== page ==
Talib Kweli’s new LP Prisoner of Conscious opens with him speaking to an Occupy Wall Street crowd, or a simulation of the same, and ends with him declaring, “Free Pussy Riot”. That’s on “It Only Gets Better”, the last song before a bonus track. Before mentioning Pussy Riot he runs through a litany of political prisoners, alive or departed, and frames the album title as an expression of support for them: “Prisoner of conscious / whenever life gets you down / think about those freedom fighters / those who put they life on the line / those who get jailed for their thoughts.”
So on the one hand, Kweli is using the title to refer to prisoners of conscience, to express solidarity with those unafraid to stand up for their beliefs. On the other hand, the title clearly signifies the burden of expectation that Kweli has struggled with since the beginning. Let’s return to 2002 for a second, where Kweli fans express displeasure that he did a song called “Gun Music”, that he worked with DJ Quik, etc. Once you’re tagged as “conscious”, as socially conscious hip-hop, all audiences expect you to do is preach politics, to echo their opinions back to them. Don’t do dance tracks, don’t collaborate with thugs, don’t do anything that they wouldn’t expect you to do. That’s been one of the basic stories of Kweli’s career, his perception that this is how audiences treat him; that they establish a dichotomy that he’s not interested in, one between “conscious” and “gangsta”, between words and music, between important and fun.
On Prisoner of Conscious Kweli once again is working against that way of thinking by adopting unlikely styles, expanding his musical palette and collaborating with folks that people might not expect him to. Over half of the tracks have a featured guest. The songs that don’t have one generally seem like linking songs – either particularly small stories/scenes or bursts of rhyming that act as a motivational force, to give the album moving. There’s “Human Mic”, for example, where he raps fast over what’s become a common opening tactic on hip-hop albums: would-be movie score music (“symphony-hall shit”, Kweli calls it). He declares he’s an “advocate for artists regardless / ‘cause I got faith in us.” That’s a window into where he’s coming from with all the guest stars, but also representational of his general taste for songs about forward and upward motion.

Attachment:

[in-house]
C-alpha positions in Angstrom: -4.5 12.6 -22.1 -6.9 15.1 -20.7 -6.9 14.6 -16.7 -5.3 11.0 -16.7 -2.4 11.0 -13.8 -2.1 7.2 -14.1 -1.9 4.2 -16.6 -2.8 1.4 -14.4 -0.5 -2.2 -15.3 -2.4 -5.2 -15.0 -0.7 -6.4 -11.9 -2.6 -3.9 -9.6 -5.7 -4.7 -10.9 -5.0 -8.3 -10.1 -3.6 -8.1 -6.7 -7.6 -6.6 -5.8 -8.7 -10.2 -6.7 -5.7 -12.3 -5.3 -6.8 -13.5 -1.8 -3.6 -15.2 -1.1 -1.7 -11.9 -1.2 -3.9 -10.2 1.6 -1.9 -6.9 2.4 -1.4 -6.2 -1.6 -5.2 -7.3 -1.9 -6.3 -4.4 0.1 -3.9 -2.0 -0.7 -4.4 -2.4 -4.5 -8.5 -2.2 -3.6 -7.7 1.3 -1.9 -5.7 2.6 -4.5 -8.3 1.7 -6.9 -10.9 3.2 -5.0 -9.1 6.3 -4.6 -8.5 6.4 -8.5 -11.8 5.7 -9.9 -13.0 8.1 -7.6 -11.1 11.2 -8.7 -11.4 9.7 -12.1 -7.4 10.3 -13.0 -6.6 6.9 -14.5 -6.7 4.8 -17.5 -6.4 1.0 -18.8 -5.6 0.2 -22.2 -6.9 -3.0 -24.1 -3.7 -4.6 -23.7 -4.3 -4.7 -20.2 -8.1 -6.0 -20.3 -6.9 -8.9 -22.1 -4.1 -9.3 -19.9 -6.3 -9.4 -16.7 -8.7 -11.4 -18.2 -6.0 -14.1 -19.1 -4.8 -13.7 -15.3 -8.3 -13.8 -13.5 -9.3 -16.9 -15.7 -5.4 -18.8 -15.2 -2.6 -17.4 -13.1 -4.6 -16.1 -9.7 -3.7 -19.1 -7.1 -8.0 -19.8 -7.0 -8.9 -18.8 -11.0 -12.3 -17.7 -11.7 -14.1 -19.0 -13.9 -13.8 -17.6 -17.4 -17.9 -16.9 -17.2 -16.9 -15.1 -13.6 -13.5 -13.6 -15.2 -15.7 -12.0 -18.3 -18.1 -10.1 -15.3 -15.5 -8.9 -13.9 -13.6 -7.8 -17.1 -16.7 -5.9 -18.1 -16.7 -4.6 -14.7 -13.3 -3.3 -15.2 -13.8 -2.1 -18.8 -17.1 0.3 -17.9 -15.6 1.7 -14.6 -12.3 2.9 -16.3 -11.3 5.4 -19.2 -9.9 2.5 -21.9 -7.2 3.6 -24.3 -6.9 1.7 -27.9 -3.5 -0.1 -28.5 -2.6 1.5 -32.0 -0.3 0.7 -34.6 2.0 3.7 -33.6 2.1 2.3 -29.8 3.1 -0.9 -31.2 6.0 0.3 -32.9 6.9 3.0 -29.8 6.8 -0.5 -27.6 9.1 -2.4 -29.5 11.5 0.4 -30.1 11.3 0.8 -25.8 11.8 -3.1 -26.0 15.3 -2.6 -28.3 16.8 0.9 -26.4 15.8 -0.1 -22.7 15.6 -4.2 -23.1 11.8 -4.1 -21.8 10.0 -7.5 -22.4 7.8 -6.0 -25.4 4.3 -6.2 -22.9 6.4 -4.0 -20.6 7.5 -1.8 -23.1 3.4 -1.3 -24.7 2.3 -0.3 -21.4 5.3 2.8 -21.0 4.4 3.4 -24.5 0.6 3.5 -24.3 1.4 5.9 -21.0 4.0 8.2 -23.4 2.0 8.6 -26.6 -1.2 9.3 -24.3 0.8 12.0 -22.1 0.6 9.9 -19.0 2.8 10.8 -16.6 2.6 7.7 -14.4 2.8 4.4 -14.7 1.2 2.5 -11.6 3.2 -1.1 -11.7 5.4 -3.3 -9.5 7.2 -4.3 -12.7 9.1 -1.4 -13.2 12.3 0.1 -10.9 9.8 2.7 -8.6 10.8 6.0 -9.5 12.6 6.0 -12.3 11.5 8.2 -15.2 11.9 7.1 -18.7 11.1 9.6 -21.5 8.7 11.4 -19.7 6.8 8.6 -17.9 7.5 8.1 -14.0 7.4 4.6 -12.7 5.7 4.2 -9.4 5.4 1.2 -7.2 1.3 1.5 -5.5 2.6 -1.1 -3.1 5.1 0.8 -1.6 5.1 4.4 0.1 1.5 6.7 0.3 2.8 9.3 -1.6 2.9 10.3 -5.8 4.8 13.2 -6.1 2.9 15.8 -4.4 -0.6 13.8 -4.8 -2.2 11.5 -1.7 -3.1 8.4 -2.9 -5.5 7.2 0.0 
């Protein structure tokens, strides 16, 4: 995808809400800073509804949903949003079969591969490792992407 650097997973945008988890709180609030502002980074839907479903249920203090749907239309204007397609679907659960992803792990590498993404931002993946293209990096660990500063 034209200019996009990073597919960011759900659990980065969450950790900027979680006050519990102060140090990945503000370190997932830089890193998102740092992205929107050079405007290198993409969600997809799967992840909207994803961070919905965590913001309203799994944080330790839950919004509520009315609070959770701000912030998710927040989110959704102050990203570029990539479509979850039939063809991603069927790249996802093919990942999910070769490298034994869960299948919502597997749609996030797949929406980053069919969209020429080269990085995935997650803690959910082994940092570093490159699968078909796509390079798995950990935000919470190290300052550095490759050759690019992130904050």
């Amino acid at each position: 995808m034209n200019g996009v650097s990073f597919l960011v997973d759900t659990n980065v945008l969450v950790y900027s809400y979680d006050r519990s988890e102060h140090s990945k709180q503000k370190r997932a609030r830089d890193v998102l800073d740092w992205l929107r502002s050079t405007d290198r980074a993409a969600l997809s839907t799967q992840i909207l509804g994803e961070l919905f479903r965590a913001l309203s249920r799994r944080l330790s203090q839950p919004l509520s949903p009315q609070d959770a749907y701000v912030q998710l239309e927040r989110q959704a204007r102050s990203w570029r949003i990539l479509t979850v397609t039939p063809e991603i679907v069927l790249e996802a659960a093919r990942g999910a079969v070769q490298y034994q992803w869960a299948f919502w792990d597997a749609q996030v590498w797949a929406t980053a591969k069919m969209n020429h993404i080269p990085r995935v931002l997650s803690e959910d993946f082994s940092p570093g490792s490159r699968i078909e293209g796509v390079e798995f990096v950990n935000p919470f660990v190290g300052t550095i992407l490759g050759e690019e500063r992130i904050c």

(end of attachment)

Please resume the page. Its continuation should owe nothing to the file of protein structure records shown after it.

On the songs with guests, Kweli is sometimes finding his own space within other people’s styles, as on “Come Here”, featuring Miguel. Other times he’s having fun showing off his fellow MCs, like on “High Life” featuring Rubix Cube and Bajah of the Dry Eye Crew, a song with a jazz-related dance feeling not unlike some of the dancier numbers on 2010’s Revolutions Per Minute (one of his two collaborative albums with Hi-Tek, as Reflection Eternal). On “Push Thru” with Curren$y and Kendrick Lamar, Kweli is building with two currently hot MCs on a track with a slightly different feeling for all of them, with a vaguely alternative-rock chorus.